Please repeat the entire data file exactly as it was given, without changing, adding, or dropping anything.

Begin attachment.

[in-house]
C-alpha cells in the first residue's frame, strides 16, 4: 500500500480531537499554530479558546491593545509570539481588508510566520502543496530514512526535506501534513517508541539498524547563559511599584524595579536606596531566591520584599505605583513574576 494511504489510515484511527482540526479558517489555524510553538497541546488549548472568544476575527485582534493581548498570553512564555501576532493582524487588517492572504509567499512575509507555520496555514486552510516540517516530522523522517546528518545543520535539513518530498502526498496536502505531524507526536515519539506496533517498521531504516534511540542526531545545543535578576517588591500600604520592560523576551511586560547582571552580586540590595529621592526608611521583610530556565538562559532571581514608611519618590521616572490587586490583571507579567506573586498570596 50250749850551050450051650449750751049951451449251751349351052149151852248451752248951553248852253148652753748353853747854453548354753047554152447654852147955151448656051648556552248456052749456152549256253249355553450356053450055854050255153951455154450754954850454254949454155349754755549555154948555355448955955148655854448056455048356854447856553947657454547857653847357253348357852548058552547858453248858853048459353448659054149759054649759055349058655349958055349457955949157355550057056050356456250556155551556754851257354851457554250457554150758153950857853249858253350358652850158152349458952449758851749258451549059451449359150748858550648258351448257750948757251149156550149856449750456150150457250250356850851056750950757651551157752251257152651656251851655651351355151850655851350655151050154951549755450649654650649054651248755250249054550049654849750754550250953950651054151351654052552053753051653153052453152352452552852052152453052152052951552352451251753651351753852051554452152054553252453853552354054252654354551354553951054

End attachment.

[in-house]
C-alpha cells in the first residue's frame, strides 16, 4: 500500500480531537499554530479558546491593545509570539481588508510566520502543496530514512526535506501534513517508541539498524547563559511599584524595579536606596531566591520584599505605583513574576 494511504489510515484511527482540526479558517489555524510553538497541546488549548472568544476575527485582534493581548498570553512564555501576532493582524487588517492572504509567499512575509507555520496555514486552510516540517516530522523522517546528518545543520535539513518530498502526498496536502505531524507526536515519539506496533517498521531504516534511540542526531545545543535578576517588591500600604520592560523576551511586560547582571552580586540590595529621592526608611521583610530556565538562559532571581514608611519618590521616572490587586490583571507579567506573586498570596 50250749850551050450051650449750751049951451449251751349351052149151852248451752248951553248852253148652753748353853747854453548354753047554152447654852147955151448656051648556552248456052749456152549256253249355553450356053450055854050255153951455154450754954850454254949454155349754755549555154948555355448955955148655854448056455048356854447856553947657454547857653847357253348357852548058552547858453248858853048459353448659054149759054649759055349058655349958055349457955949157355550057056050356456250556155551556754851257354851457554250457554150758153950857853249858253350358652850158152349458952449758851749258451549059451449359150748858550648258351448257750948757251149156550149856449750456150150457250250356850851056750950757651551157752251257152651656251851655651351355151850655851350655151050154951549755450649654650649054651248755250249054550049654849750754550250953950651054151351654052552053753051653153052453152352452552852052152453052152052951552352451251753651351753852051554452152054553252453853552354054252654354551354553951054